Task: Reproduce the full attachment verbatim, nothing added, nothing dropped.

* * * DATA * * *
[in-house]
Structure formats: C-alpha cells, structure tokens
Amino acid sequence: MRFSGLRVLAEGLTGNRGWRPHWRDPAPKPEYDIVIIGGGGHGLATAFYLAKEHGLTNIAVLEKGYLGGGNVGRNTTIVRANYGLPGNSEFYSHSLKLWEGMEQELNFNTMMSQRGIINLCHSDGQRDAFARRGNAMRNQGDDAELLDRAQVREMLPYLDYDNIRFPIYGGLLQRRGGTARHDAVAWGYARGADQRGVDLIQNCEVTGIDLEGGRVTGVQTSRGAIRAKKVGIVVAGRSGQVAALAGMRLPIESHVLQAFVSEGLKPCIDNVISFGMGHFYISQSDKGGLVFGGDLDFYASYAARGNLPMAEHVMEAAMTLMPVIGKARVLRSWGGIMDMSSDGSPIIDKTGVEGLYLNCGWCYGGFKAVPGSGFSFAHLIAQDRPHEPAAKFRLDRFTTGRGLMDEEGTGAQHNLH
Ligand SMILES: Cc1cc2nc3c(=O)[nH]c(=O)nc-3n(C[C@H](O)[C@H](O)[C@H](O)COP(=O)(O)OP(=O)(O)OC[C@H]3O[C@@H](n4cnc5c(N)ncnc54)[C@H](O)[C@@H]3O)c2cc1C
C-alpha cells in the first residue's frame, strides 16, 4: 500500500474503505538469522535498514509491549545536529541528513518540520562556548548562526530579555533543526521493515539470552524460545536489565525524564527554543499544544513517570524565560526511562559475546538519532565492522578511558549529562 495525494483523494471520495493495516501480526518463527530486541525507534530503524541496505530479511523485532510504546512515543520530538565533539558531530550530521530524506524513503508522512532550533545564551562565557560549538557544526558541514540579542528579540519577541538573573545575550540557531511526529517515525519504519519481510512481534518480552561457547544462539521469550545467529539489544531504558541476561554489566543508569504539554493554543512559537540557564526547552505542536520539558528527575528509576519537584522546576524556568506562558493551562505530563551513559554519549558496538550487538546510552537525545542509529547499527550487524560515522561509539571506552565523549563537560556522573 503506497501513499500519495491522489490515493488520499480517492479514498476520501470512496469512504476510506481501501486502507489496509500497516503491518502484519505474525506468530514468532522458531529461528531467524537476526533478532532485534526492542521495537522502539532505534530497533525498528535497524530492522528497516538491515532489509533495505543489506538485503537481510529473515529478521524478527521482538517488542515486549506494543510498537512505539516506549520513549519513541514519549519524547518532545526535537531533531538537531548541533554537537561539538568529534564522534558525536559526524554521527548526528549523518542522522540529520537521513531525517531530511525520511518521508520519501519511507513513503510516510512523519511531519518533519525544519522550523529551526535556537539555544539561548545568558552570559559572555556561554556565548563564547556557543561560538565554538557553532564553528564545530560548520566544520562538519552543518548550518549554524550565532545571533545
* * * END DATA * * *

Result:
[in-house]
Structure formats: C-alpha cells, structure tokens
Amino acid sequence: MRFSGLRVLAEGLTGNRGWRPHWRDPAPKPEYDIVIIGGGGHGLATAFYLAKEHGLTNIAVLEKGYLGGGNVGRNTTIVRANYGLPGNSEFYSHSLKLWEGMEQELNFNTMMSQRGIINLCHSDGQRDAFARRGNAMRNQGDDAELLDRAQVREMLPYLDYDNIRFPIYGGLLQRRGGTARHDAVAWGYARGADQRGVDLIQNCEVTGIDLEGGRVTGVQTSRGAIRAKKVGIVVAGRSGQVAALAGMRLPIESHVLQAFVSEGLKPCIDNVISFGMGHFYISQSDKGGLVFGGDLDFYASYAARGNLPMAEHVMEAAMTLMPVIGKARVLRSWGGIMDMSSDGSPIIDKTGVEGLYLNCGWCYGGFKAVPGSGFSFAHLIAQDRPHEPAAKFRLDRFTTGRGLMDEEGTGAQHNLH
Ligand SMILES: Cc1cc2nc3c(=O)[nH]c(=O)nc-3n(C[C@H](O)[C@H](O)[C@H](O)COP(=O)(O)OP(=O)(O)OC[C@H]3O[C@@H](n4cnc5c(N)ncnc54)[C@H](O)[C@@H]3O)c2cc1C
C-alpha cells in the first residue's frame, strides 16, 4: 500500500474503505538469522535498514509491549545536529541528513518540520562556548548562526530579555533543526521493515539470552524460545536489565525524564527554543499544544513517570524565560526511562559475546538519532565492522578511558549529562 495525494483523494471520495493495516501480526518463527530486541525507534530503524541496505530479511523485532510504546512515543520530538565533539558531530550530521530524506524513503508522512532550533545564551562565557560549538557544526558541514540579542528579540519577541538573573545575550540557531511526529517515525519504519519481510512481534518480552561457547544462539521469550545467529539489544531504558541476561554489566543508569504539554493554543512559537540557564526547552505542536520539558528527575528509576519537584522546576524556568506562558493551562505530563551513559554519549558496538550487538546510552537525545542509529547499527550487524560515522561509539571506552565523549563537560556522573 503506497501513499500519495491522489490515493488520499480517492479514498476520501470512496469512504476510506481501501486502507489496509500497516503491518502484519505474525506468530514468532522458531529461528531467524537476526533478532532485534526492542521495537522502539532505534530497533525498528535497524530492522528497516538491515532489509533495505543489506538485503537481510529473515529478521524478527521482538517488542515486549506494543510498537512505539516506549520513549519513541514519549519524547518532545526535537531533531538537531548541533554537537561539538568529534564522534558525536559526524554521527548526528549523518542522522540529520537521513531525517531530511525520511518521508520519501519511507513513503510516510512523519511531519518533519525544519522550523529551526535556537539555544539561548545568558552570559559572555556561554556565548563564547556557543561560538565554538557553532564553528564545530560548520566544520562538519552543518548550518549554524550565532545571533545